The pedagogical strategy of North Karelia Municipal Education and Training Consortium (at the time of this translation it has been named as Riveria) defines the principles and practices of our educational activities. The document includes those strategies that guide our staff members as coaches and enablers of learning. The principles include a mission to coach competencies. […]
The pedagogical strategy of North Karelia Municipal Education and Training Consortium (at the time of this translation it has been named as Riveria) defines the principles and practices of our educational activities. The document includes those strategies that guide our staff members as coaches and enablers of learning. The principles include a mission to coach competencies. In practice this means that we will use coaching approach in teaching.
Our coaching approach is founded on the following:
Also, at the same time as creating this strategy document, many of our colleges have started to train our educators to work as team coaches in the fields of team learning and team-based entrepreneurship (“teampreneurship”). In some colleges we have trained a few teachers and in some others we have trained all. In addition, some educators have participated to more longer-term trainings such as Team Mastery and The Wonder Coach.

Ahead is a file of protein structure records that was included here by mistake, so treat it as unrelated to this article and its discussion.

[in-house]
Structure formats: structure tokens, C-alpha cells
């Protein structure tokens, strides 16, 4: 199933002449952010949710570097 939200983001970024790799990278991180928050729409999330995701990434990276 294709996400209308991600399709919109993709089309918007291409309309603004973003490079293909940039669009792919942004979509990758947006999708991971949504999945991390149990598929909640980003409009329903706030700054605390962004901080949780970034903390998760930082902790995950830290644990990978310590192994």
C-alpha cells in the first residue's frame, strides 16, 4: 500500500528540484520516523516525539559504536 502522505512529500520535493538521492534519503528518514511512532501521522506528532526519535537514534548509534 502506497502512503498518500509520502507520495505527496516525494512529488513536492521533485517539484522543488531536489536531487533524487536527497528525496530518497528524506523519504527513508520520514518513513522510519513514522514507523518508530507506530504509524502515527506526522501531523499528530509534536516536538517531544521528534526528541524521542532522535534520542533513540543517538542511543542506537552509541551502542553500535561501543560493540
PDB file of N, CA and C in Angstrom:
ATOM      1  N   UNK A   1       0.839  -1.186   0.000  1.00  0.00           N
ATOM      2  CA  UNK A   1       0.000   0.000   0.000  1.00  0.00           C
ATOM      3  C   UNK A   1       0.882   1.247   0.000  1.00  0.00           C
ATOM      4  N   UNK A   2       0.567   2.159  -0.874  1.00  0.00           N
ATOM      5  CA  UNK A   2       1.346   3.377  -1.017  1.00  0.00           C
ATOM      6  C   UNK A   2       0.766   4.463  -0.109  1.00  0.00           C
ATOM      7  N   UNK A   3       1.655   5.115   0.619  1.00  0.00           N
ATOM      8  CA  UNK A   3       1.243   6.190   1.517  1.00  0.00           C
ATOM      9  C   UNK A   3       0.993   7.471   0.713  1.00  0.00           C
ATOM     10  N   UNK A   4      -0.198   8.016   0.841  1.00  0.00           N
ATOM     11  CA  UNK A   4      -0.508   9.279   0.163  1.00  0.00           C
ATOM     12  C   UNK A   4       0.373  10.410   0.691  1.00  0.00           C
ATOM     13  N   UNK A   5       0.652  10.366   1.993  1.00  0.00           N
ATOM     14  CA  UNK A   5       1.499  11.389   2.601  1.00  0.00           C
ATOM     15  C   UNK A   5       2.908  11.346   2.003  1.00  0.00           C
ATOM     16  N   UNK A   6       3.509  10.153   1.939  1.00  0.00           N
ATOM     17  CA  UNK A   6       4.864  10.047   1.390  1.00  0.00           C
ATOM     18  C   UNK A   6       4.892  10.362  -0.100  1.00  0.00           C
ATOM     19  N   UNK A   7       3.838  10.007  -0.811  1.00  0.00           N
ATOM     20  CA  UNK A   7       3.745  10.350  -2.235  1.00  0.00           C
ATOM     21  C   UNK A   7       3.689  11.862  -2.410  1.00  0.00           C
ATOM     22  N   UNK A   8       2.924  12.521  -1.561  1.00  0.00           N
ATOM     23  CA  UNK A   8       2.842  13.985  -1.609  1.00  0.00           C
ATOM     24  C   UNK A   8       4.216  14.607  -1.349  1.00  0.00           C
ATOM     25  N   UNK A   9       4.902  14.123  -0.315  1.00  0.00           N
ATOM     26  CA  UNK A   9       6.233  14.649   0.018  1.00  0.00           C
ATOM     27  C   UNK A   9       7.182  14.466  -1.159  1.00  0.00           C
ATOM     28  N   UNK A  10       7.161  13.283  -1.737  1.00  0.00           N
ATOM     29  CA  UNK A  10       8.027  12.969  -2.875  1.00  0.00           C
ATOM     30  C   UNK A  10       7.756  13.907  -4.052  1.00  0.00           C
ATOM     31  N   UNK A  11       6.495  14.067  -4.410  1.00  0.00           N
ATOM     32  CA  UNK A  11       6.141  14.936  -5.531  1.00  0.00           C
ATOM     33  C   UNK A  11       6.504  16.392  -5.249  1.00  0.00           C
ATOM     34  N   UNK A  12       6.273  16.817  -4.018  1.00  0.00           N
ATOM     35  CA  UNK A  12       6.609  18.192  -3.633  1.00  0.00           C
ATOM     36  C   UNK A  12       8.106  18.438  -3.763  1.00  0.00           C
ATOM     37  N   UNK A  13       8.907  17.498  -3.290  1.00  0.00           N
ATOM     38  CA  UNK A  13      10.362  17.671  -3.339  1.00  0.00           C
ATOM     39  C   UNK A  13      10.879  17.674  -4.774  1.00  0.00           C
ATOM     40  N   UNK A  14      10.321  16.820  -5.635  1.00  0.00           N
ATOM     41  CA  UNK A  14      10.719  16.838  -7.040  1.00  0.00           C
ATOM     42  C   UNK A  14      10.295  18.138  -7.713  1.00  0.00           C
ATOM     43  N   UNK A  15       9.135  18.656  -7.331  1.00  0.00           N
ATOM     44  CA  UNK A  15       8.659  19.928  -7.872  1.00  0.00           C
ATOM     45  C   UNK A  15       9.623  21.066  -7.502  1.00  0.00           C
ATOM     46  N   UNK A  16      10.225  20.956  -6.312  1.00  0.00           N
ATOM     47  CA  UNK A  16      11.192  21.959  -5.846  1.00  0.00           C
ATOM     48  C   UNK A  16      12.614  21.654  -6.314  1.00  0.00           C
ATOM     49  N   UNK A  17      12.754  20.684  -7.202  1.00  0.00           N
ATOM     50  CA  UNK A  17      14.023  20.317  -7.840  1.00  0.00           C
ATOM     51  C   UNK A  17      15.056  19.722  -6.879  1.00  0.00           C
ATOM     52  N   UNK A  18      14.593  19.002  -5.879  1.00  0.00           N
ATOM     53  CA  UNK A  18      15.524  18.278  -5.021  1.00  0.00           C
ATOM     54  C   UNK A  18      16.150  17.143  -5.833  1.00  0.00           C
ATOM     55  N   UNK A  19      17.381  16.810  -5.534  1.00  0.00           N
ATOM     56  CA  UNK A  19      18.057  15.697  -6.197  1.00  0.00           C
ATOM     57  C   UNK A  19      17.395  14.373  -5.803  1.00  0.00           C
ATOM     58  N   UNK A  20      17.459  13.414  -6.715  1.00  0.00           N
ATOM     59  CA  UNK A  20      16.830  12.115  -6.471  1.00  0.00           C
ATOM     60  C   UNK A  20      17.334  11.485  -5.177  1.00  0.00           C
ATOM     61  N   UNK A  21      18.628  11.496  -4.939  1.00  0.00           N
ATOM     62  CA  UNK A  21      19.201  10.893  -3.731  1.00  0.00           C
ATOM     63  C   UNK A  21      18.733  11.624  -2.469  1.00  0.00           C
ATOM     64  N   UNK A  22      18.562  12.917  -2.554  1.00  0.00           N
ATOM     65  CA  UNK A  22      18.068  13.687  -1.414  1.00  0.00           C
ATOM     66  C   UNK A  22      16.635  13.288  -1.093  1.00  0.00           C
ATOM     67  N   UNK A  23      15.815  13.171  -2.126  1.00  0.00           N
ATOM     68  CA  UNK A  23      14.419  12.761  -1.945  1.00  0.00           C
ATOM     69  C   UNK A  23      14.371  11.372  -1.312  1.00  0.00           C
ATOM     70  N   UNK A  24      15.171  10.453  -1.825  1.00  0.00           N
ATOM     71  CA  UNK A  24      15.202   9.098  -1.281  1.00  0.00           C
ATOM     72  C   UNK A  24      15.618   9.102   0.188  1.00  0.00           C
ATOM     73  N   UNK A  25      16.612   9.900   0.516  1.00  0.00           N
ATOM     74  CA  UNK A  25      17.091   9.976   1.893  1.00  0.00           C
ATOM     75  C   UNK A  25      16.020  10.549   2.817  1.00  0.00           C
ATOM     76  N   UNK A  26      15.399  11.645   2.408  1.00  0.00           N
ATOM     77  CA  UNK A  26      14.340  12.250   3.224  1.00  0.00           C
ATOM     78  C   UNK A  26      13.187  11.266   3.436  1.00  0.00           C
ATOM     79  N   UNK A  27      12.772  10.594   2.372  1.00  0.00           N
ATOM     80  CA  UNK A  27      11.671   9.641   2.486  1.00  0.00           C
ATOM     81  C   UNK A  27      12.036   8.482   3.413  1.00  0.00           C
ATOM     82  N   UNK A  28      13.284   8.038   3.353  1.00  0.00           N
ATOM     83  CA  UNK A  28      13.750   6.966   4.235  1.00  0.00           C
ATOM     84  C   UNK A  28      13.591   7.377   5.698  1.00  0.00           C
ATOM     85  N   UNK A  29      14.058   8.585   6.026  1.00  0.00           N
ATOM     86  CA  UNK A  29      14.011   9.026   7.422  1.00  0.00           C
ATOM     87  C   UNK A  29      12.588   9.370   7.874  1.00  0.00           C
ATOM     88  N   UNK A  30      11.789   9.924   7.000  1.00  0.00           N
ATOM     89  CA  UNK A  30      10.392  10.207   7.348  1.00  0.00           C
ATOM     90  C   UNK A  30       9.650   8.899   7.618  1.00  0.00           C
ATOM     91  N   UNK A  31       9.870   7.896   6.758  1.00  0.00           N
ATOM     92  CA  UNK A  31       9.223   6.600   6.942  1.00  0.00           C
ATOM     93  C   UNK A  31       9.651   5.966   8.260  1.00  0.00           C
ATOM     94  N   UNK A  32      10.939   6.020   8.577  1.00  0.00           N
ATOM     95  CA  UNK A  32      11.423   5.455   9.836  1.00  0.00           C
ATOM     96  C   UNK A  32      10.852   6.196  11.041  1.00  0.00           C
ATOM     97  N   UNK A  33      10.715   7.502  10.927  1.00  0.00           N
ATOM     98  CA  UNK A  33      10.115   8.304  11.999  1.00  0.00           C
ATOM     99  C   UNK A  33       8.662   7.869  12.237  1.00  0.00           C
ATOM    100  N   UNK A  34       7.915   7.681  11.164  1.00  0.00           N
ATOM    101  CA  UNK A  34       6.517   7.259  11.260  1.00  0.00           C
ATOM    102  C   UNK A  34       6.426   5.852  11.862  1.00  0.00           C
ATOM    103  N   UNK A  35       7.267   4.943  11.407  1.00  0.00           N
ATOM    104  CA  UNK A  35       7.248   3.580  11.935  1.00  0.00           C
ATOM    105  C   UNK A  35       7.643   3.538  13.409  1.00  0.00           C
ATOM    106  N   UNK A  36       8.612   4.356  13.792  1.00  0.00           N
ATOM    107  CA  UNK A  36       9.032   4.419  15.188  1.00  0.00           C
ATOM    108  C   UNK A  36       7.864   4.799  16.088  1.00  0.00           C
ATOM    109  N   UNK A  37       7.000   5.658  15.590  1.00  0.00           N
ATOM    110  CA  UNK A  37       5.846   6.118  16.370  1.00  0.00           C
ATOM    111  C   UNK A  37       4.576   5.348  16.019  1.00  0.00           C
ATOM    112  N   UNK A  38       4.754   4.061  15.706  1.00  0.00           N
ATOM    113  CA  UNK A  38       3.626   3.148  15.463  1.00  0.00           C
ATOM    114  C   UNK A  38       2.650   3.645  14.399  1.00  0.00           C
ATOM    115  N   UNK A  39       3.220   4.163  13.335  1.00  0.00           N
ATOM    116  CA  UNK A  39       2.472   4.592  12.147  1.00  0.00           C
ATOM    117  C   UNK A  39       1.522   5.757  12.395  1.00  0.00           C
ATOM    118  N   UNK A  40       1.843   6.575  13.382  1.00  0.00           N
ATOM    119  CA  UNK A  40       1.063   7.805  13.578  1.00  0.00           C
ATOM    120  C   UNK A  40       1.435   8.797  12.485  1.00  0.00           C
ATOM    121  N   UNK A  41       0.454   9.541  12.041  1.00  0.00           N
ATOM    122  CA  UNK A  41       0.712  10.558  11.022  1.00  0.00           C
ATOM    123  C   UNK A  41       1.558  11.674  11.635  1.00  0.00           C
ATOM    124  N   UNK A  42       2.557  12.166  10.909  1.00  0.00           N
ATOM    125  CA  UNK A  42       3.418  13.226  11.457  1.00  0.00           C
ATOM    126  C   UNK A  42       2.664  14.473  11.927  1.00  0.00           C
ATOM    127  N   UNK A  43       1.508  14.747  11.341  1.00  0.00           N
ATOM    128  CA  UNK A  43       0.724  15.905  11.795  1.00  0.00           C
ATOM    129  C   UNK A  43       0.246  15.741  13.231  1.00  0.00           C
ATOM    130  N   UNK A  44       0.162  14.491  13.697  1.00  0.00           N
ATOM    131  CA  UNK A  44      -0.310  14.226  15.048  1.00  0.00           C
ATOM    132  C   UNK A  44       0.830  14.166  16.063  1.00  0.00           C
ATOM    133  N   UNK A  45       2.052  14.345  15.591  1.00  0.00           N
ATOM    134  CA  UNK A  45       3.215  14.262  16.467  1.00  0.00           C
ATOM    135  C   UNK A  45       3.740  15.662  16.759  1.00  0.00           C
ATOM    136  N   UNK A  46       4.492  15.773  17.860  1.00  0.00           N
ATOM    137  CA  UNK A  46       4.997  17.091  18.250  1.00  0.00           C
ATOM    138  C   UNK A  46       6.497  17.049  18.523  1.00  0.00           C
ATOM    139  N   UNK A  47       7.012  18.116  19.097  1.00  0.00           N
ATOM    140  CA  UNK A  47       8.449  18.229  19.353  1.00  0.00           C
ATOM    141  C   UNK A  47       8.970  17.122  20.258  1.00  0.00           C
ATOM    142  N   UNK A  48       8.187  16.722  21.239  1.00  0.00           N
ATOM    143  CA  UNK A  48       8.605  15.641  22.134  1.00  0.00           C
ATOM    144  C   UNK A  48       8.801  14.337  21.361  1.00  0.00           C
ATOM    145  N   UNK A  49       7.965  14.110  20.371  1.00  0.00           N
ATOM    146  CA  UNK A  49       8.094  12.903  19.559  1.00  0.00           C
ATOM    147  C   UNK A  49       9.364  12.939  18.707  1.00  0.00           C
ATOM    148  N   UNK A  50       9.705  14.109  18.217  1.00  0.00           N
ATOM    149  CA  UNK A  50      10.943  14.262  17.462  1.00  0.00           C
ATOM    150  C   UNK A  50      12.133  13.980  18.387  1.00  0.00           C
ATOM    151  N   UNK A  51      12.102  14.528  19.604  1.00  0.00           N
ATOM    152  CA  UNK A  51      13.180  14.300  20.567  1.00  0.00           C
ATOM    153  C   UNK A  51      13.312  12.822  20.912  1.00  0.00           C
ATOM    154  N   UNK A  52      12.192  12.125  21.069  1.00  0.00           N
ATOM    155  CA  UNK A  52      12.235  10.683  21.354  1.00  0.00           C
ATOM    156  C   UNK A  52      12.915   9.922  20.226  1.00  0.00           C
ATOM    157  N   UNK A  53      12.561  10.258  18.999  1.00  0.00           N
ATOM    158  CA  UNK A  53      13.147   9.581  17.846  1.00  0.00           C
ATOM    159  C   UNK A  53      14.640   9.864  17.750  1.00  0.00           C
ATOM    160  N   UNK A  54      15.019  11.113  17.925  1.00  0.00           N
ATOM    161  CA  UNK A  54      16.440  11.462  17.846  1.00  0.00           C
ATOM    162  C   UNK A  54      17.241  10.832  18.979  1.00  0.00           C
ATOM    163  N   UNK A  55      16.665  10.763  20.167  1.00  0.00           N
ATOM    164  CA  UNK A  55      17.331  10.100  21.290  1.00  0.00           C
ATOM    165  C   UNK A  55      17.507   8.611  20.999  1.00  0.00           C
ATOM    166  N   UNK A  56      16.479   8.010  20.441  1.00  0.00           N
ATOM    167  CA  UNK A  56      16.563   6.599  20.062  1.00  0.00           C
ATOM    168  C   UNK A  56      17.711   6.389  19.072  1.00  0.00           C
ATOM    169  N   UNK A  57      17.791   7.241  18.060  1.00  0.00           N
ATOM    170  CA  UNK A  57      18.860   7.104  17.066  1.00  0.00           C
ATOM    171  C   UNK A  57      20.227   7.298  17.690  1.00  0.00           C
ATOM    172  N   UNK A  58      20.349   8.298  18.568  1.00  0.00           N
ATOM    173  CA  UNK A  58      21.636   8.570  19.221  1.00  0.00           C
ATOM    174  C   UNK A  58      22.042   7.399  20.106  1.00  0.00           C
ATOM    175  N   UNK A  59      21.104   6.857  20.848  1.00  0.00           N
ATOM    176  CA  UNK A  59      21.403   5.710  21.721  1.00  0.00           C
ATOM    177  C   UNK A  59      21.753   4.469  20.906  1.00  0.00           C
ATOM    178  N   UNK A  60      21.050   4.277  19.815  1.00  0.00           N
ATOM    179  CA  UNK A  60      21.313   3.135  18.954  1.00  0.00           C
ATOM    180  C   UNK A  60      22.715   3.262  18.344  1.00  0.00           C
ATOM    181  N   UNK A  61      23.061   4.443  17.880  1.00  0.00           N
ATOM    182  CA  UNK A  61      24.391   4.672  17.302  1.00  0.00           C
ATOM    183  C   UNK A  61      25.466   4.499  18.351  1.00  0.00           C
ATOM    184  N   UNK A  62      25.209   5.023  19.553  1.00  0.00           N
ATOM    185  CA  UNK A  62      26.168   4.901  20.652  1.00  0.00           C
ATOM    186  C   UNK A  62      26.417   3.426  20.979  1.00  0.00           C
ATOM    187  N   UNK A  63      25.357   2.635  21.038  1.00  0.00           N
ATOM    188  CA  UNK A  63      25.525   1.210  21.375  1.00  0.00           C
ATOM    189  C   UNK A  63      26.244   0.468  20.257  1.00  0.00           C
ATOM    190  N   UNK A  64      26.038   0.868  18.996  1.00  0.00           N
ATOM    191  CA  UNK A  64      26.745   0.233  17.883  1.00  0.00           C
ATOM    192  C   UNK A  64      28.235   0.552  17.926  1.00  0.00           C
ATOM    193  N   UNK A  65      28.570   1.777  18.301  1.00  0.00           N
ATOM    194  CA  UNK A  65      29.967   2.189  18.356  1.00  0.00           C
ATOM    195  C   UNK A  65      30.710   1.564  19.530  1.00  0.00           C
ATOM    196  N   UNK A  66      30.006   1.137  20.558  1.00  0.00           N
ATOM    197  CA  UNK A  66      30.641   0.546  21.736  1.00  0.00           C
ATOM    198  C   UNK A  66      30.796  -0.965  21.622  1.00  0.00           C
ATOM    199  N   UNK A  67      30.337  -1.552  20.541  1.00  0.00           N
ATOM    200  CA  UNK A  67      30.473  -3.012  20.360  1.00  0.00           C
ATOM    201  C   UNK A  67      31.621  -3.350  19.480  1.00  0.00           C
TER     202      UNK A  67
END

The management team of The Consortium will also participate to a coaching program that has the following two main topics:
We have already started (as of August 2017) to apply the team coaching and team learning methodology in the organization. However, we are now taking the first steps. The differences in the amount and quality of the application vary a lot from college to college. The interest in the approach is growing especially when the teachers have the opportunity to meet their colleagues who are already using it.
There has been concerns on whether the approach is an another “ism” or trendy education fashion. Teachers have posed questions on the benefits of using the approach and have also asked whether there are other pedagogical approaches we could use. So, there has been some resistance in taking the approach into use.